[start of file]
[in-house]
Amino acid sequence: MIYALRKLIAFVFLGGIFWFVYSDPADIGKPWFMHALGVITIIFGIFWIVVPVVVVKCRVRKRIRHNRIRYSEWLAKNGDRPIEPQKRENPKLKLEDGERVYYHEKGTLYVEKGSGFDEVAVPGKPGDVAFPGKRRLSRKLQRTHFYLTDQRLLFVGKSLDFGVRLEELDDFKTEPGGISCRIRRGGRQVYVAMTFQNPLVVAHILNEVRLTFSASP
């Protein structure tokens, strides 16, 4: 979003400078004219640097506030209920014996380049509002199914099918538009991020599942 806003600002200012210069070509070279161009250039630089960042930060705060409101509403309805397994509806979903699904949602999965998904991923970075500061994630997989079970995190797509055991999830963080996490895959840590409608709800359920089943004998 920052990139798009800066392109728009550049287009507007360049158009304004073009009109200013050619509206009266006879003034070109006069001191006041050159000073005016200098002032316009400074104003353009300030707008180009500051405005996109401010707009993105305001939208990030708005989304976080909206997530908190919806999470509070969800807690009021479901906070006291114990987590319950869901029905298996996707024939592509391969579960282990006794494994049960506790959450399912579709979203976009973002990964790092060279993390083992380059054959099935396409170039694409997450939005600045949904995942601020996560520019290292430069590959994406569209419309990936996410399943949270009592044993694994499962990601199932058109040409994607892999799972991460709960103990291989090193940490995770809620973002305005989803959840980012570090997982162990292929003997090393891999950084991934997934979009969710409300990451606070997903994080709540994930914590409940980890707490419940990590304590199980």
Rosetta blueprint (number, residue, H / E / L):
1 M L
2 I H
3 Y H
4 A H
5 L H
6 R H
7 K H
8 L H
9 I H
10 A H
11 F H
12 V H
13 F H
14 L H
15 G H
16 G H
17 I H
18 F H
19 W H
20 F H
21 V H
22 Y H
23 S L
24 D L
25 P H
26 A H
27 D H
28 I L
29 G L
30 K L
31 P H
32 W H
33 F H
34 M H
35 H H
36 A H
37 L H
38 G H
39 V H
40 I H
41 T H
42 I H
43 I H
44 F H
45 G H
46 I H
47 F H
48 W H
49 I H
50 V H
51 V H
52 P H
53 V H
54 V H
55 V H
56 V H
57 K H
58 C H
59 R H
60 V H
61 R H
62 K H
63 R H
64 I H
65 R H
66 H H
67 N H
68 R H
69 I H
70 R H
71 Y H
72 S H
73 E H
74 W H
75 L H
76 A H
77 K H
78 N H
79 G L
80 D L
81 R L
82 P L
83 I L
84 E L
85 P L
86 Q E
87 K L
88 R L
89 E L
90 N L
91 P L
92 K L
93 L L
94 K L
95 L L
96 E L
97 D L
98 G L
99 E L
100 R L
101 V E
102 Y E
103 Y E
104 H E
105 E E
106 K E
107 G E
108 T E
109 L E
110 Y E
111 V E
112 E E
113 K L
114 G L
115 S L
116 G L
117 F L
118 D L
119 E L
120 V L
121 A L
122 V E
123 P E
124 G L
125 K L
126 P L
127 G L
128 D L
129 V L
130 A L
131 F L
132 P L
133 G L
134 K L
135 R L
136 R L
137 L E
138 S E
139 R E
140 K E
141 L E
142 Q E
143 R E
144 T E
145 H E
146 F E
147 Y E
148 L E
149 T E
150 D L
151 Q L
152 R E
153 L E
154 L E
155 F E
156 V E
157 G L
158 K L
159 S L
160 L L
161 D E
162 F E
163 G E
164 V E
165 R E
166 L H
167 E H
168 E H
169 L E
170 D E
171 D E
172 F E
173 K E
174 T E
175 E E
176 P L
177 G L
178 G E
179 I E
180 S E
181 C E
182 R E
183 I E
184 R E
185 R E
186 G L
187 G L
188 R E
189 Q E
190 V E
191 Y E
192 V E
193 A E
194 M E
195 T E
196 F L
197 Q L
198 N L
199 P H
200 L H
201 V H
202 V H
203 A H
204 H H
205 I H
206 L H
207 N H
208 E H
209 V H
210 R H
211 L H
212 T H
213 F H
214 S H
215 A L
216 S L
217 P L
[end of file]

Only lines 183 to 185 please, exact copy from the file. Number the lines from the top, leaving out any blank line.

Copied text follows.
179 I E
180 S E
181 C E